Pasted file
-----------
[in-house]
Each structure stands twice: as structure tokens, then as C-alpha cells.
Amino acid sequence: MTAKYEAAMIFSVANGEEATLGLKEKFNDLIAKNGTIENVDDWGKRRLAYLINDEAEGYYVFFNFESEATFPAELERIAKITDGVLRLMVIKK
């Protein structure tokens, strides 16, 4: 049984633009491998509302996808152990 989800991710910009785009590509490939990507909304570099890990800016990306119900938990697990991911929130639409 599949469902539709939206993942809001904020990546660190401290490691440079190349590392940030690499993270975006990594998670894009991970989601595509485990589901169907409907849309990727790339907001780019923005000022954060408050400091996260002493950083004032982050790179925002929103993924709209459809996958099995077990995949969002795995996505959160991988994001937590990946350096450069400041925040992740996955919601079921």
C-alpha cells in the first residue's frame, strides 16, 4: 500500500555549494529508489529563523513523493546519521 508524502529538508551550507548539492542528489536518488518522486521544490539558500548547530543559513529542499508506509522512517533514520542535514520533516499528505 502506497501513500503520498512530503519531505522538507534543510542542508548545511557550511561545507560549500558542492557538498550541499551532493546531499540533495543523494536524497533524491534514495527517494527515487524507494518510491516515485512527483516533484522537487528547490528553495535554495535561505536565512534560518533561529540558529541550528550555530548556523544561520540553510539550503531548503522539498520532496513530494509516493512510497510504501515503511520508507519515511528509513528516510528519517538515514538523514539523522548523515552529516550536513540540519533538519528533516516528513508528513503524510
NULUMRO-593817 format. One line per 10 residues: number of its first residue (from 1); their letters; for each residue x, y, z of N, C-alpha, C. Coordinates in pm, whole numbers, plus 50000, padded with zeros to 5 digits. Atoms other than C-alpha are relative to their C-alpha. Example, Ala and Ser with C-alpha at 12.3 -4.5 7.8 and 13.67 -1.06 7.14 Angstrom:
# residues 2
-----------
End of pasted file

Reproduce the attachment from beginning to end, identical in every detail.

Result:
[in-house]
Each structure stands twice: as structure tokens, then as C-alpha cells.
Amino acid sequence: MTAKYEAAMIFSVANGEEATLGLKEKFNDLIAKNGTIENVDDWGKRRLAYLINDEAEGYYVFFNFESEATFPAELERIAKITDGVLRLMVIKK
């Protein structure tokens, strides 16, 4: 049984633009491998509302996808152990 989800991710910009785009590509490939990507909304570099890990800016990306119900938990697990991911929130639409 599949469902539709939206993942809001904020990546660190401290490691440079190349590392940030690499993270975006990594998670894009991970989601595509485990589901169907409907849309990727790339907001780019923005000022954060408050400091996260002493950083004032982050790179925002929103993924709209459809996958099995077990995949969002795995996505959160991988994001937590990946350096450069400041925040992740996955919601079921």
C-alpha cells in the first residue's frame, strides 16, 4: 500500500555549494529508489529563523513523493546519521 508524502529538508551550507548539492542528489536518488518522486521544490539558500548547530543559513529542499508506509522512517533514520542535514520533516499528505 502506497501513500503520498512530503519531505522538507534543510542542508548545511557550511561545507560549500558542492557538498550541499551532493546531499540533495543523494536524497533524491534514495527517494527515487524507494518510491516515485512527483516533484522537487528547490528553495535554495535561505536565512534560518533561529540558529541550528550555530548556523544561520540553510539550503531548503522539498520532496513530494509516493512510497510504501515503511520508507519515511528509513528516510528519517538515514538523514539523522548523515552529516550536513540540519533538519528533516516528513508528513503524510
NULUMRO-593817 format. One line per 10 residues: number of its first residue (from 1); their letters; for each residue x, y, z of N, C-alpha, C. Coordinates in pm, whole numbers, plus 50000, padded with zeros to 5 digits. Atoms other than C-alpha are relative to their C-alpha. Example, Ala and Ser with C-alpha at 12.3 -4.5 7.8 and 13.67 -1.06 7.14 Angstrom:
# residues 2